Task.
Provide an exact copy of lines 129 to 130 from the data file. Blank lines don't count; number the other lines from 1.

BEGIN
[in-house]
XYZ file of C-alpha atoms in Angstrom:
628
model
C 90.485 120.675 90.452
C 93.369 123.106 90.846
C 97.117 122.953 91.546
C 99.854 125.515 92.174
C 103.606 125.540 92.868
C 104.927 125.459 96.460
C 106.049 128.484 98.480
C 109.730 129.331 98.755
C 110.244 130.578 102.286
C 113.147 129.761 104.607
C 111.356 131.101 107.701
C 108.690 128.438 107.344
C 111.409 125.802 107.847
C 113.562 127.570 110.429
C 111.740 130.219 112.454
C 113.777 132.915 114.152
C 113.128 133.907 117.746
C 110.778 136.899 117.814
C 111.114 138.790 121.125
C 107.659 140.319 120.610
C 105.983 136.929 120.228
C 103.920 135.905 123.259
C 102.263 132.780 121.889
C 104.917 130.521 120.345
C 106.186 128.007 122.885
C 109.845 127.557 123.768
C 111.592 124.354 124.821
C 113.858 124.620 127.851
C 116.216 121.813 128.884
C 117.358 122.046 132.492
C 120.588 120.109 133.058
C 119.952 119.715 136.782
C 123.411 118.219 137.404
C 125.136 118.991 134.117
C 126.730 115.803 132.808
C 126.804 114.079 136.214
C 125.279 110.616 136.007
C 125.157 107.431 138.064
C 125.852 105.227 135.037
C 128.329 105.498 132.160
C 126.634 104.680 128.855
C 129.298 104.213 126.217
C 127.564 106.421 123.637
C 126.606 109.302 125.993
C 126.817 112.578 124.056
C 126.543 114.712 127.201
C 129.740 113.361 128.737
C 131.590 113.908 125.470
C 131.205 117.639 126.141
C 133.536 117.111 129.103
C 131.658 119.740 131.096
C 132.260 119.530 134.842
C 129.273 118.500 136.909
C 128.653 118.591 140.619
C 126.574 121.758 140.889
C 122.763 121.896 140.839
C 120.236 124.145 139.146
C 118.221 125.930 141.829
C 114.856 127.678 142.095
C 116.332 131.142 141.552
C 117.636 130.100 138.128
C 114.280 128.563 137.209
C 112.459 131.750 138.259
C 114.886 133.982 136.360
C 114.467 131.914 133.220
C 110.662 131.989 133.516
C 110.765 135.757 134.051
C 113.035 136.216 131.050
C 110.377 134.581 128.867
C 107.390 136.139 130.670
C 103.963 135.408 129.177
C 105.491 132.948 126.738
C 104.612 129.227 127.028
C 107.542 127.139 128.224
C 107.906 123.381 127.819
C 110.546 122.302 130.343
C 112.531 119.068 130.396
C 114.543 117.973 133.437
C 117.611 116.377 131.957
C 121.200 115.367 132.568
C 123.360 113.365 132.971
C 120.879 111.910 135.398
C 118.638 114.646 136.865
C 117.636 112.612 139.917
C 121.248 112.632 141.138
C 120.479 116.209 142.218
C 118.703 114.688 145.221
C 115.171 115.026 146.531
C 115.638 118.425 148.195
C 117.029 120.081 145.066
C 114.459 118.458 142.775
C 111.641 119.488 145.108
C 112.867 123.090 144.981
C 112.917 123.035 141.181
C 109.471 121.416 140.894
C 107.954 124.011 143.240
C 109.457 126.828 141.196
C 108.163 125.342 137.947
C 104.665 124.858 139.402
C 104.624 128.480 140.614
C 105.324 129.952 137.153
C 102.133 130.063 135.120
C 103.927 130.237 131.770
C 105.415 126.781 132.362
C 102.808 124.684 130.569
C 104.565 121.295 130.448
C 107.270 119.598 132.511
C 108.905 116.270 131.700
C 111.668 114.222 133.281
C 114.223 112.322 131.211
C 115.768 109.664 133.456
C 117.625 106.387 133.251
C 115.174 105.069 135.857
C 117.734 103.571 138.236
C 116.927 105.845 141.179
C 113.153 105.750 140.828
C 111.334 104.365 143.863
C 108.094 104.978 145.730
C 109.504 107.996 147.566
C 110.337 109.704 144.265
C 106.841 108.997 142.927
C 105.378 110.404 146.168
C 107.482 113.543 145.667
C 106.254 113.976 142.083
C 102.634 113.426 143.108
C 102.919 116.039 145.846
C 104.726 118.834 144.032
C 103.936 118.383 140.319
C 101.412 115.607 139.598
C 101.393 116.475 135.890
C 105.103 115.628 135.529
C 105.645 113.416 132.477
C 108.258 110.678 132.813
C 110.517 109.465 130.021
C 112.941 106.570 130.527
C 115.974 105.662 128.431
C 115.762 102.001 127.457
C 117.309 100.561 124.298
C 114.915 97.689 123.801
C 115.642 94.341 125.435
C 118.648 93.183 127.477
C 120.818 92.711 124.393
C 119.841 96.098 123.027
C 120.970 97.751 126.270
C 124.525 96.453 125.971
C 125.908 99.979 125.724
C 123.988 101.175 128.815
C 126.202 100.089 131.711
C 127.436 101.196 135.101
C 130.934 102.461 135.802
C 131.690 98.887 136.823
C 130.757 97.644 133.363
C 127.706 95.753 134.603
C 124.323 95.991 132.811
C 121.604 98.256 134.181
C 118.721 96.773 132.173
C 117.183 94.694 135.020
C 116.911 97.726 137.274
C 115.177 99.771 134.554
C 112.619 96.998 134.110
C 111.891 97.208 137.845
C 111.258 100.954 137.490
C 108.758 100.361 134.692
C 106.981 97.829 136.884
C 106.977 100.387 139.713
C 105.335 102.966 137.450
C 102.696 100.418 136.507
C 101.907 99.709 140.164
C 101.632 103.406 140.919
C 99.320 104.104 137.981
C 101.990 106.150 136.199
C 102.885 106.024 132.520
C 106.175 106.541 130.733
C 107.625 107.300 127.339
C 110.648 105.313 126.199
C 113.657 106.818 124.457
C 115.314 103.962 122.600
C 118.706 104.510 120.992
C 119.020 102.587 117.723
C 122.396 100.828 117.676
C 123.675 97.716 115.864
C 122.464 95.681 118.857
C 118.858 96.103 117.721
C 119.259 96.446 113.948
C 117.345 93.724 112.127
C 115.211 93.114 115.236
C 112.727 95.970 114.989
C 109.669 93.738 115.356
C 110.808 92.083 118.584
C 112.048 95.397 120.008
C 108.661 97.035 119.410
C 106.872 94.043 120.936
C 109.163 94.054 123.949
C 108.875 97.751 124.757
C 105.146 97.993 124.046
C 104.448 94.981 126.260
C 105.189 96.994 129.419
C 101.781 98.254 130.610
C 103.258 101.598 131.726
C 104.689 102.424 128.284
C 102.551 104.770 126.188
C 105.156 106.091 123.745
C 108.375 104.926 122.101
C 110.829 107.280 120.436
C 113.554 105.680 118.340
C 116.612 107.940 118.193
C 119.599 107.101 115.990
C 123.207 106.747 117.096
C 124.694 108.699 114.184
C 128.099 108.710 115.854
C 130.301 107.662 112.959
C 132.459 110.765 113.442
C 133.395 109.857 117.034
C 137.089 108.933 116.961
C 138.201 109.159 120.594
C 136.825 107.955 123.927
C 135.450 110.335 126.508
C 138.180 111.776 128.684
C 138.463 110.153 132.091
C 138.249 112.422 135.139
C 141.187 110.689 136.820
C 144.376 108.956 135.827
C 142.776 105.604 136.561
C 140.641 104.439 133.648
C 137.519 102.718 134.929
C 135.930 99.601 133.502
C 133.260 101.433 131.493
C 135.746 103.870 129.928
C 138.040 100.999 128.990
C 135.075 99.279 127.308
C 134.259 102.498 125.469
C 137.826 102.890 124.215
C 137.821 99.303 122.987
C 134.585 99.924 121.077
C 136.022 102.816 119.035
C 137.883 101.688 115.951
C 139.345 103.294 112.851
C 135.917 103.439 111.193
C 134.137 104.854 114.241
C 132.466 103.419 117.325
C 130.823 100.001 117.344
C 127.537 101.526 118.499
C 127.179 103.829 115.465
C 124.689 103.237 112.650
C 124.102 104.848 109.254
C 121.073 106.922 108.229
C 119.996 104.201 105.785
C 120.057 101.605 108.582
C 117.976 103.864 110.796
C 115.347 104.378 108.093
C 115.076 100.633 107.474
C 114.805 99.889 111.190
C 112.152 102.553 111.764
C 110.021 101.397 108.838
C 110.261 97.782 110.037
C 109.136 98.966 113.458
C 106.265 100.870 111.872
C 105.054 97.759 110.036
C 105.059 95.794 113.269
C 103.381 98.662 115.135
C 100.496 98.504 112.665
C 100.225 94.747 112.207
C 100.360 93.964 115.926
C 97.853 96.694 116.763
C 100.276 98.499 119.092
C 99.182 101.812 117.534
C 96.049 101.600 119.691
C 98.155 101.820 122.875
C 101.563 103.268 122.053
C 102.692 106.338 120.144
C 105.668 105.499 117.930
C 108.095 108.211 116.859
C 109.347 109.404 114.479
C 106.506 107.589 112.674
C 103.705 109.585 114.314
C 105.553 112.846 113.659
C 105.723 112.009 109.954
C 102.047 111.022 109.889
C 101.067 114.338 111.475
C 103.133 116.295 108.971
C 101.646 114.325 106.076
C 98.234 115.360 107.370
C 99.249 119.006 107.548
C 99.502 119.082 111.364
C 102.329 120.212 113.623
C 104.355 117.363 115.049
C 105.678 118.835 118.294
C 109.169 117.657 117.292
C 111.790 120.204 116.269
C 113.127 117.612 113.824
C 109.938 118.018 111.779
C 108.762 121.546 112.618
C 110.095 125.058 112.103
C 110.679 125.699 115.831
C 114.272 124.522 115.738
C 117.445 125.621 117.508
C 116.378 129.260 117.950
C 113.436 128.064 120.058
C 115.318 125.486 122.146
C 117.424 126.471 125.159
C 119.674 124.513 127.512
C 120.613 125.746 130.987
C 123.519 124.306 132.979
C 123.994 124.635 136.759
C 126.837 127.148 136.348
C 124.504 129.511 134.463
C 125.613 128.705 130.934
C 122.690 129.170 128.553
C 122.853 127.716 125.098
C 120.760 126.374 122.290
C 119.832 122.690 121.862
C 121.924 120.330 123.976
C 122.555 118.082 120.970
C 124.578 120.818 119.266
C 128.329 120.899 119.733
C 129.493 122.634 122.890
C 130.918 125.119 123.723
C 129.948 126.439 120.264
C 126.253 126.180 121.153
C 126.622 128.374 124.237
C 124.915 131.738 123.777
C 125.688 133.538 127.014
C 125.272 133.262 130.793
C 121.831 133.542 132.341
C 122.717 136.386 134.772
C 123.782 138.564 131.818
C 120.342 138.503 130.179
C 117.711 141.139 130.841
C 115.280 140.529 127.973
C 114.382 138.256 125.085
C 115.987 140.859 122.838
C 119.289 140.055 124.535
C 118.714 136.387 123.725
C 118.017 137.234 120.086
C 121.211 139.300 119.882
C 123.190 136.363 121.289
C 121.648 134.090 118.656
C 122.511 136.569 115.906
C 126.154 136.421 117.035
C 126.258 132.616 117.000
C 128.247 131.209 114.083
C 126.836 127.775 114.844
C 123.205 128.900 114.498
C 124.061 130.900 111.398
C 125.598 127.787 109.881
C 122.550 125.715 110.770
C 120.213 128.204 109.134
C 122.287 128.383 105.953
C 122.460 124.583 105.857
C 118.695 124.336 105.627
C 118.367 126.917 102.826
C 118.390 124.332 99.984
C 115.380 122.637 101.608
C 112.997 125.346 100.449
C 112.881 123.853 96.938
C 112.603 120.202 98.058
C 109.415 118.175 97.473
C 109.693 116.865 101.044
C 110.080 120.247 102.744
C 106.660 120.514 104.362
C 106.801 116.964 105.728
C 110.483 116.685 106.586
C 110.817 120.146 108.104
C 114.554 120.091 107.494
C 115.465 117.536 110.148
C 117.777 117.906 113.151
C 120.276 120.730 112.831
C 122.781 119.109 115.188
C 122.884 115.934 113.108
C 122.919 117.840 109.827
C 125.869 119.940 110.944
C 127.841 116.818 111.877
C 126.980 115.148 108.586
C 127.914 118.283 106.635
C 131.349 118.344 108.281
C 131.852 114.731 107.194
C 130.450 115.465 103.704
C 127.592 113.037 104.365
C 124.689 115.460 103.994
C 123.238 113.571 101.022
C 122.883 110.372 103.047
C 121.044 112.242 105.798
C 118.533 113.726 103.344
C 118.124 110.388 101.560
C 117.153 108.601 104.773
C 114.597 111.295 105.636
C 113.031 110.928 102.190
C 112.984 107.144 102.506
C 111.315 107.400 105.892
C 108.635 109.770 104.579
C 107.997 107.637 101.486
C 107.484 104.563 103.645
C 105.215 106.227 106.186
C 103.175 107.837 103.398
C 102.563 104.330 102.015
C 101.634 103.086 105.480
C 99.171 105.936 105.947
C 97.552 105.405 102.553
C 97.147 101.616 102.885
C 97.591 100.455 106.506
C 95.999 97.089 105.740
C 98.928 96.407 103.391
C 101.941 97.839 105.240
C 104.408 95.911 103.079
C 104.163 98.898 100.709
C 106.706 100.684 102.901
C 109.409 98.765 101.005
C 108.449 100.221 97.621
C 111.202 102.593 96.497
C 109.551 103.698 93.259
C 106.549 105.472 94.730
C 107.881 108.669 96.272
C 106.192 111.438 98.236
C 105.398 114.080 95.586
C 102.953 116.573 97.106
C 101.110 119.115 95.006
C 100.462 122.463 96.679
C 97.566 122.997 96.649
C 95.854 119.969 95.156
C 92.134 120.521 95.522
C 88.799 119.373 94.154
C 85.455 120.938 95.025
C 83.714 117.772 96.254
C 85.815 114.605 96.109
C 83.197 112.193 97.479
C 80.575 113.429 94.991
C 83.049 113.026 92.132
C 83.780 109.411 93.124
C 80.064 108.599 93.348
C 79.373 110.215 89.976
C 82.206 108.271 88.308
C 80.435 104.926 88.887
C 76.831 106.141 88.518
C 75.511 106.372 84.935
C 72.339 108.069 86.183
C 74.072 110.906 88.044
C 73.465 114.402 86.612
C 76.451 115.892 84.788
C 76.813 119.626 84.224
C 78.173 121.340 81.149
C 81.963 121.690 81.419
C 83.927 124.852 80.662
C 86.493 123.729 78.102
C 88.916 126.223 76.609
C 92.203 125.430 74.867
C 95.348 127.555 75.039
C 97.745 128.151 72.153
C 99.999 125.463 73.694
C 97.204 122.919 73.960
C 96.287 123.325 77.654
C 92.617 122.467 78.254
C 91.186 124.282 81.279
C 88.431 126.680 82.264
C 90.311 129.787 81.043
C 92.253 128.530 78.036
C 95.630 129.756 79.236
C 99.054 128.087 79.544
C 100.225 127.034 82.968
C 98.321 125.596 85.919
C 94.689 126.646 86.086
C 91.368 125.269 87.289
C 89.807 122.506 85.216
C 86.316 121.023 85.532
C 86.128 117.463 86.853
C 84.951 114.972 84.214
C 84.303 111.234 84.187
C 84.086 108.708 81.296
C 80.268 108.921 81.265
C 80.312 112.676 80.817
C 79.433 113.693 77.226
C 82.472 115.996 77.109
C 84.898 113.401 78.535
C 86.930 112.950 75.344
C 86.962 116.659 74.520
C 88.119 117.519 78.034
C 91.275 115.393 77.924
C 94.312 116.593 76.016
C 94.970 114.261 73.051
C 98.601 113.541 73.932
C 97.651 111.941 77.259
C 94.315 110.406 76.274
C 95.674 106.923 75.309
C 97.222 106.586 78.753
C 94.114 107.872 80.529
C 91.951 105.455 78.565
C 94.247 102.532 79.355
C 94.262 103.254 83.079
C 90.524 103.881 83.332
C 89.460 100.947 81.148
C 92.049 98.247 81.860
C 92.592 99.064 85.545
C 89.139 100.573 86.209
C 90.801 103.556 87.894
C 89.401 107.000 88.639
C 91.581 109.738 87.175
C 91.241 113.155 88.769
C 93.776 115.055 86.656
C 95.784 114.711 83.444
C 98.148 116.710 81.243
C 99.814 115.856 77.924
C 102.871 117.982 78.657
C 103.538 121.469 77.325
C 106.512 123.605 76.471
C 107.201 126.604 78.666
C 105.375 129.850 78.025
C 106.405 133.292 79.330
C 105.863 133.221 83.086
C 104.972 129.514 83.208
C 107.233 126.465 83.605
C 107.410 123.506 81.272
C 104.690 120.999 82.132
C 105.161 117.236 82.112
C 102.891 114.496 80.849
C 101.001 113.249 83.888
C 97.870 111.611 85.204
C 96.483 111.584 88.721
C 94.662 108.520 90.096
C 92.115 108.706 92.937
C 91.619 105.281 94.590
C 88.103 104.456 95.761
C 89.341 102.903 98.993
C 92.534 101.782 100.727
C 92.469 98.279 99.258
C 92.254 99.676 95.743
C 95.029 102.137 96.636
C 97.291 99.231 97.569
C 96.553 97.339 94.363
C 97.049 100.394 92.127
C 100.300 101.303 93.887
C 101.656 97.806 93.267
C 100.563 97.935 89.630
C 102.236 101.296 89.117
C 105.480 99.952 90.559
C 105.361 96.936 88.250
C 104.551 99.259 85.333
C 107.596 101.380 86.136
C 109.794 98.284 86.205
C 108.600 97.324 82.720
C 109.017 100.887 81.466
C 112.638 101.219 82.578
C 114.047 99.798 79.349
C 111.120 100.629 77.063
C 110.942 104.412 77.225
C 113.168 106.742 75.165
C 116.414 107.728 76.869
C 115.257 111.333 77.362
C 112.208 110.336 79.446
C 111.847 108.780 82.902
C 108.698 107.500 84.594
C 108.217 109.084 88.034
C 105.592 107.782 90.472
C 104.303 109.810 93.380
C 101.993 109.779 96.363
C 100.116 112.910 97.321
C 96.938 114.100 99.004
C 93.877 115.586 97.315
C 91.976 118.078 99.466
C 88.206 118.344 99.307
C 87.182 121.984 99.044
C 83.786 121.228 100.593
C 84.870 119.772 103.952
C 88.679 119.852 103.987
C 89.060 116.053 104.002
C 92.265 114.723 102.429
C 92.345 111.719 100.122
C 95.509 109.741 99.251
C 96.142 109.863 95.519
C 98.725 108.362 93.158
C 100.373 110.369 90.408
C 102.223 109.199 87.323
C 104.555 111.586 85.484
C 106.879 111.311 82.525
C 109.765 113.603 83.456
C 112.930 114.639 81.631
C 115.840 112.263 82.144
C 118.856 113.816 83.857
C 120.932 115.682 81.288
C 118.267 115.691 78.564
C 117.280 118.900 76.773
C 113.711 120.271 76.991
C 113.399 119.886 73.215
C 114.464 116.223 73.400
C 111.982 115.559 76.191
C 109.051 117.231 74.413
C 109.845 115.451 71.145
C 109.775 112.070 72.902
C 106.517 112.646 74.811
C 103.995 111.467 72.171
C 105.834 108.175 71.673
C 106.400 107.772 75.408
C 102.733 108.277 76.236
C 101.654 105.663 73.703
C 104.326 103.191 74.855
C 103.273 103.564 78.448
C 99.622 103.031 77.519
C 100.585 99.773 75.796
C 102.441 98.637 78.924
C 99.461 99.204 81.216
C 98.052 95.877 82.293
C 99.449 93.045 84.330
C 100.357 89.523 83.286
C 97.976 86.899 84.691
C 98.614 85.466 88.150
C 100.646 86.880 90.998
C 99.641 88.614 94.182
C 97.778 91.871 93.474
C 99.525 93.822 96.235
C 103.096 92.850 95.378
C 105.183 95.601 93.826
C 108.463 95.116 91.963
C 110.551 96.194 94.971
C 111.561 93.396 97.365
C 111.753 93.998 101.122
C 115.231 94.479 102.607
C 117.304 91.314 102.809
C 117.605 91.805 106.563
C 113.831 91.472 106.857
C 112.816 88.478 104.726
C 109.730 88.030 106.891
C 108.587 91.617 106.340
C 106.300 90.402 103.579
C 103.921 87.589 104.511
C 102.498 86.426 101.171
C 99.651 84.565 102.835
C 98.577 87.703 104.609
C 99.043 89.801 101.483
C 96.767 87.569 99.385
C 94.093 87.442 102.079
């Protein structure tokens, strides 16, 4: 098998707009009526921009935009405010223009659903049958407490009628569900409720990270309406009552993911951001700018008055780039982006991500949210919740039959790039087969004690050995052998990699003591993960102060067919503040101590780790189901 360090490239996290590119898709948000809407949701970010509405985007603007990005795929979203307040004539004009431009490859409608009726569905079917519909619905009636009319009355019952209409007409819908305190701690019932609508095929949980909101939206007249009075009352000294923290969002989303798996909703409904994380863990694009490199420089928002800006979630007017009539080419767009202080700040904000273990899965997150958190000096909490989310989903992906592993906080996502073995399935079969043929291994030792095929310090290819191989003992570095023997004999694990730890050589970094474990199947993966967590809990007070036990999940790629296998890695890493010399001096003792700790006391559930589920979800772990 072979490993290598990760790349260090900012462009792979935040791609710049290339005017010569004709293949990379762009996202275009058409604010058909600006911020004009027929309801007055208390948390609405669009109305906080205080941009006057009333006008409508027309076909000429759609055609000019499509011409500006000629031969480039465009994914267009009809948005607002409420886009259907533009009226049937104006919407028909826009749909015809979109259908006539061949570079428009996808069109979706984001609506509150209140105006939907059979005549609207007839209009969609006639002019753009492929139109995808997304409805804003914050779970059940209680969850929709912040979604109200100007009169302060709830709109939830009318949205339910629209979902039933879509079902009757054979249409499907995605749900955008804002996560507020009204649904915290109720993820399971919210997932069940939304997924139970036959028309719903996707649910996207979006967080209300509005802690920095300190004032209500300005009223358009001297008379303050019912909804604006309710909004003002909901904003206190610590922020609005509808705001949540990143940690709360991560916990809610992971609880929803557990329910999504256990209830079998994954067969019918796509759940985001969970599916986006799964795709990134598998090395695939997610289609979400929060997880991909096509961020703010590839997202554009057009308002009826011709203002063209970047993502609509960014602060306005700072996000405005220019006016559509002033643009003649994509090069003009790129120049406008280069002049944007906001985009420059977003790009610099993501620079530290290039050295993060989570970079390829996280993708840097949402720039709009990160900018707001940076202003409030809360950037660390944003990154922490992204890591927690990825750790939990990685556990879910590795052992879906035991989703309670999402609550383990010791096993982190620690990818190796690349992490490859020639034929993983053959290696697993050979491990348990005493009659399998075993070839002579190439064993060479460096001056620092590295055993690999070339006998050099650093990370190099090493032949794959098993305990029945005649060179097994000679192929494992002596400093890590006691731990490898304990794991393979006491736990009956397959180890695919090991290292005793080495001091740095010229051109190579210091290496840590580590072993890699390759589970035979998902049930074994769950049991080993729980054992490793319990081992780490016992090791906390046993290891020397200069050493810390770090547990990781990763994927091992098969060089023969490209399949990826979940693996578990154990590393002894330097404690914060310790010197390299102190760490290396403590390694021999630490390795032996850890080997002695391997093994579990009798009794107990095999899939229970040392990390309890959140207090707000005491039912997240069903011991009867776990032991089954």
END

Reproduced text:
C 102.634 113.426 143.108
C 102.919 116.039 145.846